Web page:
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Flashcards in Lower Limb Deck (41):
1

What are the 4 phases of walking/gait?

Heel strike
Support
Toe-off
Swing/carry through

2

Label the parts of the pelvis

Ilium
Pubic
Ischium
Iliac crest
Anterior iliac spine
Posterior iliac spine
Ischium
Sciatic notch
Acetabulum
Ischia tuberosity
Pubic tubercle
Ischial spine
Obturator foramen

3

What 3 ligaments join the pelvis to the femur?

Pubofemoral
Iliofemoral
Ischiofemoral

4

What are the roles of the acetabular labrum?

Deepens the acetabulum
Increases stability of the joint

5

Define coxa valga and coxa vara

Coxa valga - angle between the head and neck of femur is increased causing a lateral movement of the femur and knee joint

Coxa vara - angle between the head and neck of femur is decreased causing a medial movement of the femur and knee joint aka knocked knees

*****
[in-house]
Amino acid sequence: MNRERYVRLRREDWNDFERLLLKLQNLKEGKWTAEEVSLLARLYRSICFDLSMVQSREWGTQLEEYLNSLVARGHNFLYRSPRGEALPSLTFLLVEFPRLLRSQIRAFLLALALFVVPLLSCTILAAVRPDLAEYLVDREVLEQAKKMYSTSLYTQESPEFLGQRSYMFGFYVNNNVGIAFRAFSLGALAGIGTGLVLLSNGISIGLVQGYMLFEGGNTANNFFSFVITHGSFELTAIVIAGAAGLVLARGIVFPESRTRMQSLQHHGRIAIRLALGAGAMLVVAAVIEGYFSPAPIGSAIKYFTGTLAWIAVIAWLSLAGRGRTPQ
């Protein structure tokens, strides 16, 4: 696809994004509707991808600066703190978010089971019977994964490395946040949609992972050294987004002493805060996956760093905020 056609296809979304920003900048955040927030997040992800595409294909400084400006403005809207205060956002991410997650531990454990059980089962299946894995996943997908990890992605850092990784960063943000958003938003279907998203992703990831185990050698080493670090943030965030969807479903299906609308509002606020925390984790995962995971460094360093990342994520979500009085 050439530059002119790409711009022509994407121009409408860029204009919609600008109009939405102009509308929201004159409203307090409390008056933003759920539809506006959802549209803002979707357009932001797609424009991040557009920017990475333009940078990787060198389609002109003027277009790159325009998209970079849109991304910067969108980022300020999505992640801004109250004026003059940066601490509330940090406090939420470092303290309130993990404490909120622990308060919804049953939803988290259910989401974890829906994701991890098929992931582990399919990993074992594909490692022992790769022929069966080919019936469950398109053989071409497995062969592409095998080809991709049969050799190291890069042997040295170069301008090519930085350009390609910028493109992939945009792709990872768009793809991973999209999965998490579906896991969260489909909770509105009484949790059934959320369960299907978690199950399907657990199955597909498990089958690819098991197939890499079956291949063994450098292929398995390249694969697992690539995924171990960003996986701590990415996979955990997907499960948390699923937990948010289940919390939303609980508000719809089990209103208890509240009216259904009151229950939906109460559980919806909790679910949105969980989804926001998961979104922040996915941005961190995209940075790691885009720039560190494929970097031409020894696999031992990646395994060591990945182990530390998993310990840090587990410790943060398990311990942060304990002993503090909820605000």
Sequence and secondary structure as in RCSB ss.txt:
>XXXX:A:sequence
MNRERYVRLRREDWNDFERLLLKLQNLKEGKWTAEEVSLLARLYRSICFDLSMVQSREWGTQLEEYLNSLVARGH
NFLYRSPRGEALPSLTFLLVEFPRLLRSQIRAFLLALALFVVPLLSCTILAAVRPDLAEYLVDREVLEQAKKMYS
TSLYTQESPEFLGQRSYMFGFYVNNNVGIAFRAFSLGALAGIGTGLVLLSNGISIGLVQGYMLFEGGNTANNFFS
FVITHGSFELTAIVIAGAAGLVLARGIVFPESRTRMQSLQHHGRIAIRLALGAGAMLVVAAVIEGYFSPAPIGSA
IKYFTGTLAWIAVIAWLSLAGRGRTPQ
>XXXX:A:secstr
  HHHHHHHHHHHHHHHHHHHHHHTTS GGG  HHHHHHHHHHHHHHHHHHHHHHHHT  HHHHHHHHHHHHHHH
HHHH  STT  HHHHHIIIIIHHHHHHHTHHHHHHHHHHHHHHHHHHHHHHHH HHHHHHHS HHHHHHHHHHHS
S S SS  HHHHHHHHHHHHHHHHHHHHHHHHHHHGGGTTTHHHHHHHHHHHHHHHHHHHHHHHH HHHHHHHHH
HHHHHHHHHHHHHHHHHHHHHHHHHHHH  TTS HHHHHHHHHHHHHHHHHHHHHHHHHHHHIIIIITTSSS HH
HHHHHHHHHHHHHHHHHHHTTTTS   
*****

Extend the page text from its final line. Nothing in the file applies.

6

Follow the branches of the iliac artery from the pelvic region to the femur

Common iliac artery - external iliac artery - femoral artery - deep femoral artery - medial and lateral circumflex femoral artery

7

Which muscles does the internal iliac artery supply?

Gluteal muscles
Pelvis (via obturator artery)
Genitalia
Perineum
Median compartment of the limb

8

What are the joints of the thigh and what type of joints are they?

Hip (femur and acetabulum) - ball and socket
Knee (patellafemoral joint) - plane
Knee (tibiofemoral joint) - hinge

9

Describe the location of the great saphenous vein in relation to the femur, knee joint and tibia

Medial to all of them

10

Which nerves supply the gluteus muscles?

Gluteus maximus - inferior gluteal nerve

Gluteus medius and minimus - superior gluteal nerve

11

What is the Trendelenberg gait?

When abducting of one the sides of the hip while walking or standing on one foot, the other supporting side is unable to maintain a fixed position of the hip due to weakness of its gluteus medius and minimus muscles resulting in the unsupported side tilting

12

Which muscles aid in hip flexion?

Iliacus

Psoas major